A reader praises the range of films at the Abu Dhabi Film Festival. Other topics: pensions for Indian workers and the art of selling art.
Film festival has offered five-star entertainment
Thank you for your coverage of the Abu Dhabi Film Festival, which, once again, has been just incredible.
I am going to see many movies this week.
There are so many choices from new filmmakers, including Arab filmmakers.
I give the festival an A+.
Brigitte von Bulow, Abu Dhabi
Denim abaya not a good fit for UAE
It was interesting to read Denim abayas proving a hit in Kerala (October 22).
They aren’t going to work here in the UAE. Denim is only suitable for jeans and jackets, and making abayas out of the material will prove a flop.
Fatima Suhail, Dubai
Market forces are driving art
I refer to Buying spree puts Qatar emir’s sister atop art’s ‘power list’ (October 24).
The art world has many investors but a lack of patrons; many galleries but few salons. This all refinorces the mantra that “people buy the artist, not the art”.
So who “makes” the artist?
All too often in today’s world it is the canny connoisseur who seeks the “story” and the opportunity to promote as “art” a package so contrived or outrageous, or both, that it’s good.
Artists that sell – and are still alive – are, more often than not, stifled by the buying market’s demand that they repeat themselves, again and again, so that they are “recognisable” – locked into a montage of the same images, churning out optional book covers for the same book.
There is a lot of art still waiting to be discovered. Some of it will wait for the artist to pass on; some of it is right here in our neighbourhood.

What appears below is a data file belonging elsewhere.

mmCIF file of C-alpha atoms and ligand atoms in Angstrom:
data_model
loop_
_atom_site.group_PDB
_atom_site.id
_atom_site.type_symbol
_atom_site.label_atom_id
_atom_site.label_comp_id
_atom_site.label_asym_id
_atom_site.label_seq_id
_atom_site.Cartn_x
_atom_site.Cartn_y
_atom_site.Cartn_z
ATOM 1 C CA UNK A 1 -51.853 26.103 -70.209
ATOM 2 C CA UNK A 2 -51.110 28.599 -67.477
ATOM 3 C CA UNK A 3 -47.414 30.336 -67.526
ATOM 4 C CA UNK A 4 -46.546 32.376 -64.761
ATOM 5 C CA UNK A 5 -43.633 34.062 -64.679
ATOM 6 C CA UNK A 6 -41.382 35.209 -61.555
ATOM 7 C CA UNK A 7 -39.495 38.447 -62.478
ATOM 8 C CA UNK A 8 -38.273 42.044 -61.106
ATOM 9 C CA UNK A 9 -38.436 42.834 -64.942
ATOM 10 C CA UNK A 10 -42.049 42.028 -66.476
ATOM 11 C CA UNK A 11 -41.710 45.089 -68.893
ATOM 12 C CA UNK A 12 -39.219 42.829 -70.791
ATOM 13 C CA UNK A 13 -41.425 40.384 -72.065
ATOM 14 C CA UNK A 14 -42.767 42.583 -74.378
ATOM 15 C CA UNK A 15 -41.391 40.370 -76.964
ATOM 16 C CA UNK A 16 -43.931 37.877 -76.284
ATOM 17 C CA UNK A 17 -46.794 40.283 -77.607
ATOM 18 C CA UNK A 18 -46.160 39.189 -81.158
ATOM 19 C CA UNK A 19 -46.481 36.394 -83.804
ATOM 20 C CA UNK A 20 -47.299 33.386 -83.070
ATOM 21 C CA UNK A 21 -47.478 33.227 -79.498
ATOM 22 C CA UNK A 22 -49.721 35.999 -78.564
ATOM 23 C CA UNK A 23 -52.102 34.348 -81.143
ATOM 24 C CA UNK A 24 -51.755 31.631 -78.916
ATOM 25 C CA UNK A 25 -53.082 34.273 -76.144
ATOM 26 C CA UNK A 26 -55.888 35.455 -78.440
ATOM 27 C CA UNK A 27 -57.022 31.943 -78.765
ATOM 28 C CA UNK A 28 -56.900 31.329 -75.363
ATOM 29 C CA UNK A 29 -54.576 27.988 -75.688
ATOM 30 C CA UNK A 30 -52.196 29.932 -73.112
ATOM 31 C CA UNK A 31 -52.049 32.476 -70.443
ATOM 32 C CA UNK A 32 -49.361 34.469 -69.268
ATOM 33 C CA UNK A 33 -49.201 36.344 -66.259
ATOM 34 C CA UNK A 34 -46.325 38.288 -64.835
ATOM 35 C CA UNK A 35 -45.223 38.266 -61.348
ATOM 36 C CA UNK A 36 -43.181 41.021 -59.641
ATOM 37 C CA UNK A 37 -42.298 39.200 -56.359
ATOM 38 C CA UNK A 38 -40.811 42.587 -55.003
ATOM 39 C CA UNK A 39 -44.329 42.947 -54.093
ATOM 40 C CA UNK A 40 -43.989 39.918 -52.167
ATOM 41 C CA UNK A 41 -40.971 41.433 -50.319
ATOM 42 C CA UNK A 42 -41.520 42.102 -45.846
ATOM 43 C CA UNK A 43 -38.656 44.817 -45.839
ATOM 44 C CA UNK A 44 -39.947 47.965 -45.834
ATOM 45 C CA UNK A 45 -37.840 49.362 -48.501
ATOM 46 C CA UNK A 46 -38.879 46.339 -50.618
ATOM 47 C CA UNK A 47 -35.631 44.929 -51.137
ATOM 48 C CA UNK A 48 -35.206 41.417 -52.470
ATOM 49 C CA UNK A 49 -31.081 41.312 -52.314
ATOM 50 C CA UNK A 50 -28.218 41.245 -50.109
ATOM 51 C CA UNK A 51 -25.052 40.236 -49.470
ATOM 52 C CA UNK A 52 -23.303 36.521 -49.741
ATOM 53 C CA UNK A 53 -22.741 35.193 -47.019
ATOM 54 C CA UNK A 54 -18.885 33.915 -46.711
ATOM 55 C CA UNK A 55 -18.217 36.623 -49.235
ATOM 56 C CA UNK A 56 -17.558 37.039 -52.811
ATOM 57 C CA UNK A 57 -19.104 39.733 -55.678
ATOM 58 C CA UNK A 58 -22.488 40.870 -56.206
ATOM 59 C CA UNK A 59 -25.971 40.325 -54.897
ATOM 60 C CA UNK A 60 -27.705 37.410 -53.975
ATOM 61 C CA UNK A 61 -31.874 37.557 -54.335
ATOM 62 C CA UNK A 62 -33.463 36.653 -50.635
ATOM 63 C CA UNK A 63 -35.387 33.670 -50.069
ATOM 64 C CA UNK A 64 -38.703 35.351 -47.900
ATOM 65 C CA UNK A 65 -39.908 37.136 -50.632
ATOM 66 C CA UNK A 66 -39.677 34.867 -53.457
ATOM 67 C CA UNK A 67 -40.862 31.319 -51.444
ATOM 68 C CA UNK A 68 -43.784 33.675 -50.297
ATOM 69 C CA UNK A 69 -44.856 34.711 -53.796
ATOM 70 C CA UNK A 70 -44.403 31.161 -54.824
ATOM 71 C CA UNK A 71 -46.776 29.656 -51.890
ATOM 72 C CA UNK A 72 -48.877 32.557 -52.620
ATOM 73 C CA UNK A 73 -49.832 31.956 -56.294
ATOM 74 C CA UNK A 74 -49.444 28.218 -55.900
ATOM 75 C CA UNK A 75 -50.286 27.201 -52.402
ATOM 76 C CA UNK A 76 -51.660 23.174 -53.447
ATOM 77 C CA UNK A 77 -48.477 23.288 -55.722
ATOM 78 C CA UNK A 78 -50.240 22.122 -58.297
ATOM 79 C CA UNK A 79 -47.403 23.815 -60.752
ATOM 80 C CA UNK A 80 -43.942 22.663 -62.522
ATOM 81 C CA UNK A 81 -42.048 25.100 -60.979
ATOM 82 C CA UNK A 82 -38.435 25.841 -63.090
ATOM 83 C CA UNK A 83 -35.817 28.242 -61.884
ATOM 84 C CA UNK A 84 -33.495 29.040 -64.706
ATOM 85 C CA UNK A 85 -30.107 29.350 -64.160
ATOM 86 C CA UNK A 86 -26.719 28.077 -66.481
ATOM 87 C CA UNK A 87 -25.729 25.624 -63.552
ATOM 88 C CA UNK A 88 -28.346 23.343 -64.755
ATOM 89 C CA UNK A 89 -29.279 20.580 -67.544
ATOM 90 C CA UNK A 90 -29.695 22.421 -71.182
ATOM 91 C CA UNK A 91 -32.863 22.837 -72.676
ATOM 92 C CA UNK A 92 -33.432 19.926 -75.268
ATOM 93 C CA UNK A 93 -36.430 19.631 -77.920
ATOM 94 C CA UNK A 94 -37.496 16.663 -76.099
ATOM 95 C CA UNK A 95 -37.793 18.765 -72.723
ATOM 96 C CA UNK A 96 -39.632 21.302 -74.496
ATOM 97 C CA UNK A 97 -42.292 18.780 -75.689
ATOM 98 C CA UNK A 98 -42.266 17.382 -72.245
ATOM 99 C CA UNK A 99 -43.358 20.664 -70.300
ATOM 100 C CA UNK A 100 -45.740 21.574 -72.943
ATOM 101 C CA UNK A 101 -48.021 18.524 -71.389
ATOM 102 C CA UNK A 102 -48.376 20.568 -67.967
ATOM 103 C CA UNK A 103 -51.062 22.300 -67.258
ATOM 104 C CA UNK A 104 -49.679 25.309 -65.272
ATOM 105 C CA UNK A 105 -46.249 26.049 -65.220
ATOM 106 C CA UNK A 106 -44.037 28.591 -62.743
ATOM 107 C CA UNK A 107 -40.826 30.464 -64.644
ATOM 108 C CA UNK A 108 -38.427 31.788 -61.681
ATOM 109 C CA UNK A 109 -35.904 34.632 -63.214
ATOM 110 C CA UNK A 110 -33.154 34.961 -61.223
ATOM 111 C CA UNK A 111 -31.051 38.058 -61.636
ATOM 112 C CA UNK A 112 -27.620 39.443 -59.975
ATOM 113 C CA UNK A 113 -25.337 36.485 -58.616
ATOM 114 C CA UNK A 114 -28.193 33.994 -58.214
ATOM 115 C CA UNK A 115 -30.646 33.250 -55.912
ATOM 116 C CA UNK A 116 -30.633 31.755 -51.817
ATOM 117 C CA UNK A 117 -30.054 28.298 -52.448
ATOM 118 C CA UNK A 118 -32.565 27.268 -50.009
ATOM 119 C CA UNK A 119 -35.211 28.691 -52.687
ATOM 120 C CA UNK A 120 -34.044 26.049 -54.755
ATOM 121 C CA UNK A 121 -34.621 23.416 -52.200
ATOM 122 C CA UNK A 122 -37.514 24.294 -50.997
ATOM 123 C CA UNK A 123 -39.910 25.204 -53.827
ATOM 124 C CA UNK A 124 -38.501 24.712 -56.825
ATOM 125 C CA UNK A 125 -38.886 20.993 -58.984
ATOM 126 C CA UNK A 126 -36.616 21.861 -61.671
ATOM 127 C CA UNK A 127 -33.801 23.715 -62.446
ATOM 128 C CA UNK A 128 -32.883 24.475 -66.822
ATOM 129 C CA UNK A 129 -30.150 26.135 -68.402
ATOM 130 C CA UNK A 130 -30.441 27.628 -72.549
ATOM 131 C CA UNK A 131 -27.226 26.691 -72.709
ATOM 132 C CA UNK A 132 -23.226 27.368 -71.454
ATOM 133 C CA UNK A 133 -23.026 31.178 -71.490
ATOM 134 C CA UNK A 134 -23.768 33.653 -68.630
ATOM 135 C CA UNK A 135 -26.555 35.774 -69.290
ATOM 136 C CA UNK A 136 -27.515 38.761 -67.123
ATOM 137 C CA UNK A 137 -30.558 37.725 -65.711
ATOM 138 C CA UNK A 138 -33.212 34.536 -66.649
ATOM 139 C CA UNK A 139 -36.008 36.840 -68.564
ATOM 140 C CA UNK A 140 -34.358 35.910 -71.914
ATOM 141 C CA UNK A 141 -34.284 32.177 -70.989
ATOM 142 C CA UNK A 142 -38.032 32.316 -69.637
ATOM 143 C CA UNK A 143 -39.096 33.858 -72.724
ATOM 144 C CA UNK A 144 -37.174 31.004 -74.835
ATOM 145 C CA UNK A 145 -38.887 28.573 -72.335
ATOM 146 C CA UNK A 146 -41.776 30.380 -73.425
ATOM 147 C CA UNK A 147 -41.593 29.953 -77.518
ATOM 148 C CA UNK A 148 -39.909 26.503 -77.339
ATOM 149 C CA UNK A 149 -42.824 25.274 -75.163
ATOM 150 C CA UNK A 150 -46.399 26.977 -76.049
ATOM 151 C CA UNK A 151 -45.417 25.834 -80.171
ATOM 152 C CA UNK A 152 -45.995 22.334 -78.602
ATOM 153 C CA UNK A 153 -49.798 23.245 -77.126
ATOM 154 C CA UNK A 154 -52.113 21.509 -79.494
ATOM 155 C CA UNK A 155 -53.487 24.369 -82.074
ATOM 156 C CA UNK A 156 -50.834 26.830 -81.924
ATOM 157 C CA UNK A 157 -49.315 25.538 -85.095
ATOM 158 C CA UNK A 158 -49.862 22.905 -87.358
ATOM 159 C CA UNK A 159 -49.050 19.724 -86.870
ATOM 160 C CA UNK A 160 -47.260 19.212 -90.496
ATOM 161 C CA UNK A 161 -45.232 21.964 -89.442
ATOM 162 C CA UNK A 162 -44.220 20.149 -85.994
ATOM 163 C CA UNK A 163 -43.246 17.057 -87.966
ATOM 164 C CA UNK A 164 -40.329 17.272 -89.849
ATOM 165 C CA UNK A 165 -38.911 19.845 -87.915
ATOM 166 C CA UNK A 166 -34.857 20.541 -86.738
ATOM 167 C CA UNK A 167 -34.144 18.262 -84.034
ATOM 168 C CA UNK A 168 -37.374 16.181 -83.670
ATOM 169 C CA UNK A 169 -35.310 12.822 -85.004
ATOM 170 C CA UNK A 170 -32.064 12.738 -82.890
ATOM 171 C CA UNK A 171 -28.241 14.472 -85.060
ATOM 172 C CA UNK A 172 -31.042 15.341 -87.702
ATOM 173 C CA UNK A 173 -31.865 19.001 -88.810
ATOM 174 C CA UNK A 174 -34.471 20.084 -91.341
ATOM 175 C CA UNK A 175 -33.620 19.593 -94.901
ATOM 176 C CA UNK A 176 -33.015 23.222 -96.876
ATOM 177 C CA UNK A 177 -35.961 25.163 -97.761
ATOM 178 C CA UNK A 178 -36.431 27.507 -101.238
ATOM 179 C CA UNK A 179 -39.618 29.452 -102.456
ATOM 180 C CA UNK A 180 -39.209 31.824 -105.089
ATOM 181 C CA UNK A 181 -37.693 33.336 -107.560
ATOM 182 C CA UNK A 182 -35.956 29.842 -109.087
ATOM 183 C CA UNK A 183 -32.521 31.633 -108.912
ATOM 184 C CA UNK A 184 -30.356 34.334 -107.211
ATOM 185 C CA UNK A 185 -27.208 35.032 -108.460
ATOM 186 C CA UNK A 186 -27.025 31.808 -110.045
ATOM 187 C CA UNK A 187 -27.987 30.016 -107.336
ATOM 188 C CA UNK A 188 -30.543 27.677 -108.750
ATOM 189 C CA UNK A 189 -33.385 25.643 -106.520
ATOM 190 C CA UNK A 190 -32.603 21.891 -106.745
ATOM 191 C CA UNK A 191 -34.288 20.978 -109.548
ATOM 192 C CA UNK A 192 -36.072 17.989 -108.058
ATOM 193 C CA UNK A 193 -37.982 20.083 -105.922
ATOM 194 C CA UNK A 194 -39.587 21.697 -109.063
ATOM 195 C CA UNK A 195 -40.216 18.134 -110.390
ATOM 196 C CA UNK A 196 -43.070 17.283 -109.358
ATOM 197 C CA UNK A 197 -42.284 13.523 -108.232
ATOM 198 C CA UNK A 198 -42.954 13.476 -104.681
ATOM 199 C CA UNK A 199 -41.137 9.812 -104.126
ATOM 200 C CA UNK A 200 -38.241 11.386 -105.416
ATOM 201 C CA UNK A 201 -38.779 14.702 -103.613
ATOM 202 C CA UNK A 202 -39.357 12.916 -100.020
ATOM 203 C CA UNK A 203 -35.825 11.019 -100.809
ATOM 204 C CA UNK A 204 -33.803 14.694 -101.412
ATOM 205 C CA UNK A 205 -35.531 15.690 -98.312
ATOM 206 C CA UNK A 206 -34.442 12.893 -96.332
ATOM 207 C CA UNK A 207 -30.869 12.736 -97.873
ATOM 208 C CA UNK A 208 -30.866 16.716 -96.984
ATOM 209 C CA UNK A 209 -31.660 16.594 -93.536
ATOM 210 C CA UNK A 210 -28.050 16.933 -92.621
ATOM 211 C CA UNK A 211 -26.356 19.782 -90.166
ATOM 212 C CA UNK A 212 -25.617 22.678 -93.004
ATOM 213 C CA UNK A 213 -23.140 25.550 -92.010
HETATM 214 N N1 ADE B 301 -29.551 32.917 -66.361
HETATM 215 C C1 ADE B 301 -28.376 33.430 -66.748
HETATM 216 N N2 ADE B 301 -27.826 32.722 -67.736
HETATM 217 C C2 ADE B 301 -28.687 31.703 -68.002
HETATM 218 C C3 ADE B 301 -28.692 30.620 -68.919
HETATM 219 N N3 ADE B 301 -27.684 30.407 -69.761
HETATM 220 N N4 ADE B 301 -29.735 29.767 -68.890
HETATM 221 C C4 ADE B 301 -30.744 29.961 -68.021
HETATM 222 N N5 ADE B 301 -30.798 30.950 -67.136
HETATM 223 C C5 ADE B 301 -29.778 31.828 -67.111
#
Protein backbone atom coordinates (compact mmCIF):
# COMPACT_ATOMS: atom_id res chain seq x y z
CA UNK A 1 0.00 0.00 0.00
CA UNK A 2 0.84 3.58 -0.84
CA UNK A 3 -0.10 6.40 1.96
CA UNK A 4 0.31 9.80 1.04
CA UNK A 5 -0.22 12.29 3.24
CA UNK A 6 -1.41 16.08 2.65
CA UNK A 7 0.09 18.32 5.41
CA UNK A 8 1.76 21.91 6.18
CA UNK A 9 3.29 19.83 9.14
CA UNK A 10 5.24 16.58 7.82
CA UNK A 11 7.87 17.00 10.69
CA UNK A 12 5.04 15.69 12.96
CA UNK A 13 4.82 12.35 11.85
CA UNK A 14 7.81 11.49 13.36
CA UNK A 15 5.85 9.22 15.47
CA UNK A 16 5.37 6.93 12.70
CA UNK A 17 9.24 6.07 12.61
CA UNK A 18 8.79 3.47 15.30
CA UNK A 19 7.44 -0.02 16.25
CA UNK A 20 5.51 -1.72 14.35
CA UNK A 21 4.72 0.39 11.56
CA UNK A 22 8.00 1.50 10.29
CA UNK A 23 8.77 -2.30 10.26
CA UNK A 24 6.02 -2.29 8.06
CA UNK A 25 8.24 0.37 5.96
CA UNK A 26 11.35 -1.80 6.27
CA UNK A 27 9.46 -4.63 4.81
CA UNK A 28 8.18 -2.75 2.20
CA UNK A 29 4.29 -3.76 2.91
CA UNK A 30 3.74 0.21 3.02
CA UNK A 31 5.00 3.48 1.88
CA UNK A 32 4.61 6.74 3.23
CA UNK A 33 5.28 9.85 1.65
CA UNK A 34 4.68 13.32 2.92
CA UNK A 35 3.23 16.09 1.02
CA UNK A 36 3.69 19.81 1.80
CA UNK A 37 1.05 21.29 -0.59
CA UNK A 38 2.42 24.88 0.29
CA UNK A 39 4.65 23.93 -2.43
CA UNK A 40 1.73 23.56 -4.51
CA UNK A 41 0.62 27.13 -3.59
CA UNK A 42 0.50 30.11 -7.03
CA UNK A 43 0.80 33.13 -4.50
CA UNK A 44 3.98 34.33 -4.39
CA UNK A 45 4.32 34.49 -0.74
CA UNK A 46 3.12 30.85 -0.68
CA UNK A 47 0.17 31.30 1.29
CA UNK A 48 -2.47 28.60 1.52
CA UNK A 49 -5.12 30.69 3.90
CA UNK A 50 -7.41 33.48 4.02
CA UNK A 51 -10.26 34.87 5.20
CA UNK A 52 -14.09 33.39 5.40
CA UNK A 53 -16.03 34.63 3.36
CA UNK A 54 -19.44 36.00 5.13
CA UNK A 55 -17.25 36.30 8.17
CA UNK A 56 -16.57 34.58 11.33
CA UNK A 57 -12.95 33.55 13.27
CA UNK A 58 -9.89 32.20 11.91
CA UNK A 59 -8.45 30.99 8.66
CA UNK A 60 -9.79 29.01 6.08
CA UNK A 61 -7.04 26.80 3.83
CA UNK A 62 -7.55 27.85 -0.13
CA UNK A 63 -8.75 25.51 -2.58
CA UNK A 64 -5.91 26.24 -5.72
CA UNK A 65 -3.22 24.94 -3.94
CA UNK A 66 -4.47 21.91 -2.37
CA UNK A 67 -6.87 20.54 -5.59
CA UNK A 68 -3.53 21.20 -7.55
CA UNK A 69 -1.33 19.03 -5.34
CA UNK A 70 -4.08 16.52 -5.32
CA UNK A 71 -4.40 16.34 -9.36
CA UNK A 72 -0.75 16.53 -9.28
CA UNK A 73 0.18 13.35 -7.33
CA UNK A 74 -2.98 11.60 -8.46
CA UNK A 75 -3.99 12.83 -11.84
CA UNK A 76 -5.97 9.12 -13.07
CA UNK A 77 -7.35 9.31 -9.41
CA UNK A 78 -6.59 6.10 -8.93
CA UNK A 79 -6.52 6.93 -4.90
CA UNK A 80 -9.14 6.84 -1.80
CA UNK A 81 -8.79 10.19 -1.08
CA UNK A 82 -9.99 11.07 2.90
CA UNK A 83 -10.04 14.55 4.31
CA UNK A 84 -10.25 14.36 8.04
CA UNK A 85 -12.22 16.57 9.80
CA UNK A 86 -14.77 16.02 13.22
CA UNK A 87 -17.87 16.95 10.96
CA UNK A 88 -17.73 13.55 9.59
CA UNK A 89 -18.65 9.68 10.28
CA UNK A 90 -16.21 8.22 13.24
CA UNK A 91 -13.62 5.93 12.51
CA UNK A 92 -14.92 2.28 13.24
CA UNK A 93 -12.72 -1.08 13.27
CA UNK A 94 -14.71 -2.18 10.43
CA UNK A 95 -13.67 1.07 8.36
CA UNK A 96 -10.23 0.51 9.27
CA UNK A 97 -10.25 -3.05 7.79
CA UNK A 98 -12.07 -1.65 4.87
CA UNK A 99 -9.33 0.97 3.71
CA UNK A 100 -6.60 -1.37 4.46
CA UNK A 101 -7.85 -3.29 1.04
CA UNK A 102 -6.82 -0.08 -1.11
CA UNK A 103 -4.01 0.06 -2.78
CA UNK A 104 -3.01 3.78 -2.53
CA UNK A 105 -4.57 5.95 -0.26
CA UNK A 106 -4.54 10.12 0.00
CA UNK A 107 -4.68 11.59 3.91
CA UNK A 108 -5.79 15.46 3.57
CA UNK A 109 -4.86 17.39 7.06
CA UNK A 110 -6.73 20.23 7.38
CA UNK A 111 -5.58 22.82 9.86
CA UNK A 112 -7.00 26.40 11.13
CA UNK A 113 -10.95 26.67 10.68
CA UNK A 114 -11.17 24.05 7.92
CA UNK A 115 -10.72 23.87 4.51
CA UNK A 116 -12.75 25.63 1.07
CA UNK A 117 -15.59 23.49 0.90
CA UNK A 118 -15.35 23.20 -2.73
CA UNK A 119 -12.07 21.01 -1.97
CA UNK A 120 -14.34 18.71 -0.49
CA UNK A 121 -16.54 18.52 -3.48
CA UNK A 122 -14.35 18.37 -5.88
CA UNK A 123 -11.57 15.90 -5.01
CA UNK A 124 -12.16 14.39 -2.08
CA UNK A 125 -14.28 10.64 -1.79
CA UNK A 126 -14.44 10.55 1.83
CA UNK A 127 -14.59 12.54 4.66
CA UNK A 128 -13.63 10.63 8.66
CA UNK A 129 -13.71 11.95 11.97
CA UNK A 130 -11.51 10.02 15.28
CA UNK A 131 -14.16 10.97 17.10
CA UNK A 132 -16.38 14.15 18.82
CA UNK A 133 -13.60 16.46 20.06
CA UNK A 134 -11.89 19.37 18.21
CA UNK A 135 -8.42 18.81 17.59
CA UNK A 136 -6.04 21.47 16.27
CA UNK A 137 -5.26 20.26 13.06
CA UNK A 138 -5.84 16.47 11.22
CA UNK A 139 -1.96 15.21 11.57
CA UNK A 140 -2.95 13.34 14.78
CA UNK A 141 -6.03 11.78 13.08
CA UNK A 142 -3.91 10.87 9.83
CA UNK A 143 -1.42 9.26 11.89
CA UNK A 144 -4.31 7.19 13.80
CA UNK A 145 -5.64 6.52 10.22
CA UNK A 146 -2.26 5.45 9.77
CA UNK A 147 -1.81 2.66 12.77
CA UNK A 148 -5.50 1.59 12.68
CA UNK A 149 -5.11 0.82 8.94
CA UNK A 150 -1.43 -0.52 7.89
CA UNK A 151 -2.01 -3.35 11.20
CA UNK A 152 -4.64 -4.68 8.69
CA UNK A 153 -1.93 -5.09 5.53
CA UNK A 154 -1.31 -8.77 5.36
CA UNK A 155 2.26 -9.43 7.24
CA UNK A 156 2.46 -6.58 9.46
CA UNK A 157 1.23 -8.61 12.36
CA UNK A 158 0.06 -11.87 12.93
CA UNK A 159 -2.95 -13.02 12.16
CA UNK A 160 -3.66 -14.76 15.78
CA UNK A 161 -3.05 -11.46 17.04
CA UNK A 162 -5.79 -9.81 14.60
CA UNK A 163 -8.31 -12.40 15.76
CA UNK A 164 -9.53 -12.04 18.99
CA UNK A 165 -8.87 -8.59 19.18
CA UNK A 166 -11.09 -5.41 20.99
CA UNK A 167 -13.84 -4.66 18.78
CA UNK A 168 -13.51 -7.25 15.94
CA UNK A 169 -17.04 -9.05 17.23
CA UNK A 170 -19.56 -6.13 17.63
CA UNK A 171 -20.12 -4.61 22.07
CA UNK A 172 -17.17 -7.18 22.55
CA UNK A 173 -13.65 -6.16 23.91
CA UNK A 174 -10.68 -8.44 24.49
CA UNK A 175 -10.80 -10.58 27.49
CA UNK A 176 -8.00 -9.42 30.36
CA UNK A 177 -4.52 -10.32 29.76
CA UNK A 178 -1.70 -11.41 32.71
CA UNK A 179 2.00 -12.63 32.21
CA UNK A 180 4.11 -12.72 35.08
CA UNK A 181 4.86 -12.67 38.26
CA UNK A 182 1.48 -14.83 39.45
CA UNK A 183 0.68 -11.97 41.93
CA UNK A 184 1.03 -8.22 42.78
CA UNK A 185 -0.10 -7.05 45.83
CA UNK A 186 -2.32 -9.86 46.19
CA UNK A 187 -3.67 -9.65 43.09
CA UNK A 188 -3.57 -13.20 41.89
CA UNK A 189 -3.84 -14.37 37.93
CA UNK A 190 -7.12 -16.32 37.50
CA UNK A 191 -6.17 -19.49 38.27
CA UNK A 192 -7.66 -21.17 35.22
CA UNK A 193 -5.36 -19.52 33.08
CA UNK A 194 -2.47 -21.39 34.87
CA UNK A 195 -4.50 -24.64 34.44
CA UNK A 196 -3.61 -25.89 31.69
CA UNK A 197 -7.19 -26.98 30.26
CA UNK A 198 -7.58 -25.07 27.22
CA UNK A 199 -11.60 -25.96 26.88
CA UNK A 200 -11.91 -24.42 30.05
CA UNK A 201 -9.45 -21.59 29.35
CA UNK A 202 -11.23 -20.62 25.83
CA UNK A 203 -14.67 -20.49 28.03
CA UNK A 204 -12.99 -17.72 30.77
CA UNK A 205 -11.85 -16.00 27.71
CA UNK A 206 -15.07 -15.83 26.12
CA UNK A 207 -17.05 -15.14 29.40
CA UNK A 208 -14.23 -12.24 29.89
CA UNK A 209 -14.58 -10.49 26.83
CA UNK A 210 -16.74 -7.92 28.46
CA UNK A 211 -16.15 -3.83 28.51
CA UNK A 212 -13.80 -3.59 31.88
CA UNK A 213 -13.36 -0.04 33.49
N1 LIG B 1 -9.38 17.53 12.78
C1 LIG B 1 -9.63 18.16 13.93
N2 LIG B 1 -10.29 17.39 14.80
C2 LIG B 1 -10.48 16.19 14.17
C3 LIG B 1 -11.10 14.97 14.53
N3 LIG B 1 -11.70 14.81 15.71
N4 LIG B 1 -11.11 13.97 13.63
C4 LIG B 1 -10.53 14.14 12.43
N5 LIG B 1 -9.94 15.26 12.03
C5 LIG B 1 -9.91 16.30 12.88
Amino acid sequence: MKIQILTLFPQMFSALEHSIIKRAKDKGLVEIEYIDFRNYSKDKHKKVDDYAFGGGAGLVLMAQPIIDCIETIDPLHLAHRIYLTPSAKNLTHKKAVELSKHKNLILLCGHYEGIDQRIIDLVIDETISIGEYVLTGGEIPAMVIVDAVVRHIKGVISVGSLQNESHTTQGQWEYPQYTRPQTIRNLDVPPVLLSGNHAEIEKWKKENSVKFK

I know of one such person: a painter with an impressionist vision who lives in Dubai and is surrounded by cultural barriers. He is limited by time and an inability to “sell himself” in an art world whose vocabulary seems contrived.
He is hidden beneath a suit by day and paints through his solitary nights. His good fortune is that he doesn’t depend on his art to pay his bills.
Prodeep Mookerjee, Dubai
Pension scheme needs support
I am writing about the Mahatma Gandhi Suraksha Yojana pension scheme for Indian expatriates.
In the past, when low- and middle-income Indian expatriates returned home after decades of hard work abroad, 95 per cent of them found they could not look after their families properly.
That is because those families had spent all the money remitted to them, without knowing of the hardship of the breadwinner.
The pension fund will provide an excellent solution – if everybody joins in.
While it was announced that the scheme would cover five million Indians in GCC countries, it is available only to those who have an ECR (emigration check required) stamp in their passports.
The programme started 18 months ago, but the response from workers has been very poor.
While the appointment of Baroda and the Life Insurance Corporation of India to distribute the scheme is welcome, it will reach more Indian expatriates if all banks are signed up.
The scheme is very good, but it must reach those who need it.
K V Shamsudheen, chairman, Pravasi Bandhu Welfare Trust
Confused about weapons stance
I refer to US ‘concerned’ over Turkey’s choice of Chinese defence system (October 24).
Is defence equipment like computers? Do manufacturers leave back-doors open to retain control over their use after they sell their missile systems?
Otherwise, why should western manufacturers be concerned about Chinese competition?
R Houghton, Dubai
The US has controlled the international weapons industry by bullying the market.
It has forced nations to buy some ordinary equipment at extortionate prices when there are better and cheaper options out there.
Aziza Al Busaidy, Dubai